Boland CR, Goel A. Microsatellite instability in colorectal cancer. Gastroenterology. 2010;138(6):2073–2087.e2073.
Brosens RP, Belt EJ, Haan JC, Buffart TE, Carvalho B, Grabsch H, Quirke P, Cuesta MA, Engel AF, Ylstra B, et al. Deletion of chromosome 4q predicts outcome in stage II colon cancer patients. Cell Oncol (Dordr). 2011;34(3):215–23.
Yoon YS, Yu CS, Kim TW, Kim JH, Jang SJ, Cho DH, Roh SA, Kim JC. Mismatch repair status in sporadic colorectal cancer: immunohistochemistry and microsatellite instability analyses. J Gastroenterol Hepatol. 2011;26(12):1733–9.
Kim H, Jen J, Vogelstein B, Hamilton SR. Clinical and pathological characteristics of sporadic colorectal carcinomas with DNA replication errors in microsatellite sequences. Am J Pathol. 1994;145(1):148–56.
Jasmine F, Rahaman R, Dodsworth C, Roy S, Paul R, Raza M, Paul-Brutus R, Kamal M, Ahsan H, Kibriya MG. A genome-wide study of cytogenetic changes in colorectal cancer using SNP microarrays: opportunities for future personalized treatment. PLoS One. 2012;7(2):e31968.
Knutsen T, Padilla-Nash HM, Wangsa D, Barenboim-Stapleton L, Camps J, McNeil N, Difilippantonio MJ, Ried T. Definitive molecular cytogenetic characterization of 15 colorectal cancer cell lines. Genes Chromosomes Cancer. 2010;49(3):204–23.
Lin CH, Lin JK, Chang SC, Chang YH, Chang HM, Liu JH, Li LH, Chen YT, Tsai SF, Chen WS. Molecular profile and copy number analysis of sporadic colorectal cancer in Taiwan. J Biomed Sci. 2011;18:36.
Xie T, d’Ario G, Lamb JR, Martin E, Wang K, Tejpar S, Delorenzi M, Bosman FT, Roth AD, Yan P, et al. A comprehensive characterization of genome-wide copy number aberrations in colorectal cancer reveals novel oncogenes and patterns of alterations. PLoS One. 2012;7(7):e42001.
Camps J, Armengol G, del Rey J, Lozano JJ, Vauhkonen H, Prat E, Egozcue J, Sumoy L, Knuutila S, Miro R. Genome-wide differences between microsatellite stable and unstable colorectal tumors. Carcinogenesis. 2006;27(3):419–28.
Postma C, Terwischa S, Hermsen MA, van der Sijp JR, Meijer GA. Gain of chromosome 20q is an indicator of poor prognosis in colorectal cancer. Cell Oncol. 2007;29(1):73–5.
Kallioniemi A, Kallioniemi OP, Piper J, Tanner M, Stokke T, Chen L, Smith HS, Pinkel D, Gray JW, Waldman FM. Detection and mapping of amplified DNA sequences in breast cancer by comparative genomic hybridization. Proc Natl Acad Sci U S A. 1994;91(6):2156–60.
Hermsen M, Postma C, Baak J, Weiss M, Rapallo A, Sciutto A, Roemen G, Arends JW, Williams R, Giaretti W, et al. Colorectal adenoma to carcinoma progression follows multiple pathways of chromosomal instability. Gastroenterology. 2002;123(4):1109–19.
Carvalho B, Postma C, Mongera S, Hopmans E, Diskin S, van de Wiel MA, van Criekinge W, Thas O, Matthai A, Cuesta MA, et al. Multiple putative oncogenes at the chromosome 20q amplicon contribute to colorectal adenoma to carcinoma progression. Gut. 2009;58(1):79–89.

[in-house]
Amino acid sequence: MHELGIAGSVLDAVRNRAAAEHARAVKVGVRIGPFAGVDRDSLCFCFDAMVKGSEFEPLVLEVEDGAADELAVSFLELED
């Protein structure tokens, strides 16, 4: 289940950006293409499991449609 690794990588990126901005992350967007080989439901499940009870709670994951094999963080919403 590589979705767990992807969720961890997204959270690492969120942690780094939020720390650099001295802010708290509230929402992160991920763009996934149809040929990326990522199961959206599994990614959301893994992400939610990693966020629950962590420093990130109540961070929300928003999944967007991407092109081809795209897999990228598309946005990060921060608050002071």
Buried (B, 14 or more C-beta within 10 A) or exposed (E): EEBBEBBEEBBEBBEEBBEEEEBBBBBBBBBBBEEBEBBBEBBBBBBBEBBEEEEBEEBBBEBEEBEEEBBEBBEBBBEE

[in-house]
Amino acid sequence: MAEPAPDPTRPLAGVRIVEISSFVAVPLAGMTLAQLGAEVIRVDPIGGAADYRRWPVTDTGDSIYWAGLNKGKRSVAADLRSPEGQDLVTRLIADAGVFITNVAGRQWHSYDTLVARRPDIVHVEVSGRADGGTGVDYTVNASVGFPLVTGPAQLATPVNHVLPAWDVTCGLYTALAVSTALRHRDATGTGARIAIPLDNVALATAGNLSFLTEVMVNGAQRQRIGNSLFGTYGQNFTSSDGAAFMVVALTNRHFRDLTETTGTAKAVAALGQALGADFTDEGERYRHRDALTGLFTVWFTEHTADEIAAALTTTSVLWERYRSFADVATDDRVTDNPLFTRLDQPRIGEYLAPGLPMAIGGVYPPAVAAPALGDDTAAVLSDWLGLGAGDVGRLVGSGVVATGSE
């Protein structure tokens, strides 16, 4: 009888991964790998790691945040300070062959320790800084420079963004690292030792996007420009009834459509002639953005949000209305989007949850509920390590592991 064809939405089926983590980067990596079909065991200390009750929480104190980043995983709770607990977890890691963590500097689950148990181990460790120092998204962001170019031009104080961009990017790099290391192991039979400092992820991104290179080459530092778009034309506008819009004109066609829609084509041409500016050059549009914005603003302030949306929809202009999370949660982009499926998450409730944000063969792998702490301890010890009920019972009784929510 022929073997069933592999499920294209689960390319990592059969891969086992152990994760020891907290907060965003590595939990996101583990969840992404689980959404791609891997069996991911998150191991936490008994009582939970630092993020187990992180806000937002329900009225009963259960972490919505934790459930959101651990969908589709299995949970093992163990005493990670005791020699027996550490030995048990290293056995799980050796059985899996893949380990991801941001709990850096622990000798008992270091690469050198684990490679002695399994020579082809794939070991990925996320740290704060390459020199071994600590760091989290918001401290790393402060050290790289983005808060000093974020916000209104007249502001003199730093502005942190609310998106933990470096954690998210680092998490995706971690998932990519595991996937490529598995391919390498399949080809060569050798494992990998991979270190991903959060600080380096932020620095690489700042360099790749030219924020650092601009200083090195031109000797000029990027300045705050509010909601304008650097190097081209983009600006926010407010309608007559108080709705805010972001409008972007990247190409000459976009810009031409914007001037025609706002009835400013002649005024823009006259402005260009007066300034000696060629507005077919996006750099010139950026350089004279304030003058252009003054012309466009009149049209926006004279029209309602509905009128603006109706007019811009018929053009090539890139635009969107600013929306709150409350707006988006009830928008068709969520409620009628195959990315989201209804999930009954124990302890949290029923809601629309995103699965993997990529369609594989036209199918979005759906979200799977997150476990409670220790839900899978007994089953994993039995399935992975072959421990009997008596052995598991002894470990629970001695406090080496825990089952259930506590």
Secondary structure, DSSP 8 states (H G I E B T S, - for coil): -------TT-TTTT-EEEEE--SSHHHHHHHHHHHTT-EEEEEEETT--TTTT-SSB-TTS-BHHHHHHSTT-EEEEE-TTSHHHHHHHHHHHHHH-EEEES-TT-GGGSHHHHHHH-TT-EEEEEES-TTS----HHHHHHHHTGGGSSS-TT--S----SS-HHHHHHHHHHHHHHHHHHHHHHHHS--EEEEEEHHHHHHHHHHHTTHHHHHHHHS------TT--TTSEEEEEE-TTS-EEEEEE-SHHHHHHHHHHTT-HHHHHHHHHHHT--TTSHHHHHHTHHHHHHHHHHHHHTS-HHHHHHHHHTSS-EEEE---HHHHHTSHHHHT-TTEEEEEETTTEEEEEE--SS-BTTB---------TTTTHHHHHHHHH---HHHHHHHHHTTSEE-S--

Weng W, Feng J, Qin H, Ma Y. Molecular therapy of colorectal cancer: progress and future directions. Int J Cancer. 2015;136(3):493–502.
Umar A, Boland CR, Terdiman JP, Syngal S, Chapelle A, Ruschoff J, Fishel R, Lindor NM, Burgart LJ, Hamelin R, et al. Revised Bethesda guidelines for hereditary nonpolyposis colorectal cancer (lynch syndrome) and microsatellite instability. J Natl Cancer Inst. 2004;96(4):261–8.
Pan WH, Fann CS, Wu JY, Hung YT, Ho MS, Tai TH, Chen YJ, Liao CJ, Yang ML, Cheng AT, et al. Han Chinese cell and genome bank in Taiwan: purpose, design and ethical considerations. Hum Hered. 2006;61(1):27–30.
Suraweera N, Duval A, Reperant M, Vaury C, Furlan D, Leroy K, Seruca R, Iacopetta B, Hamelin R. Evaluation of tumor microsatellite instability using five quasimonomorphic mononucleotide repeats and pentaplex PCR. Gastroenterology. 2002;123(6):1804–11.
Ebinger M, Sotlar K, Weber A, Bock CT, Bultmann BD, Kandolf R. Simplified detection of microsatellite instability in colorectal cancer without the need for corresponding germline DNA analysis. J Clin Pathol. 2006;59(10):1114–5.
The authors would like to thank the Bioinformatics Core at the National Cheng Kung University for providing assistances in data analyses.
About this supplement
This article has been published as part of BMC Medical Genomics Volume 13 Supplement 10, 2020: Selected articles from the 18th Asia Pacific Bioinformatics Conference (APBC 2020): medical genomics. The full contents of the supplement are available online at https://bmcmedgenomics.biomedcentral.com/articles/supplements/volume-13-supplement-10.
Research and publication costs are funded y the grant from the Ministry of Science and Technology, Taiwan (MOST 104–2320-B-006-042 -) to HSS.
Ethics approval and consent to participate
This study was approved by the Clinical Research Ethics Committee at the National Cheng Kung University Medical Center, and informed consent was obtained from each patient.
Consent for publication
The authors declare that they have no competing interests.
Springer Nature remains neutral with regard to jurisdictional claims in published maps and institutional affiliations.
Clinicopathological characteristics of 5 representative CRCs.
Genome coordinates and annotated genes on chromosome 20q13.33 region; and S2. Expression and survival analysis of CDH4 and ADRM1 in TCGA colon cancer dataset.
Frequencies of copy number alterations in 4 target regions.
Detailed clinical information and 20q13.33 copy number estimation of CRC sample showing 20q13.33 copy number loss in their non-tumor part.
Primers used in this study.
About this article
Cite this article
Bui, VMH., Mettling, C., Jou, J. et al. Genomic amplification of chromosome 20q13.33 is the early biomarker for the development of sporadic colorectal carcinoma. BMC Med Genomics 13, 149 (2020). https://doi.org/10.1186/s12920-020-00776-z
- Chromosome instability
- Microsatellite instability
- Sporadic CRC
- Adenoma – carcinoma process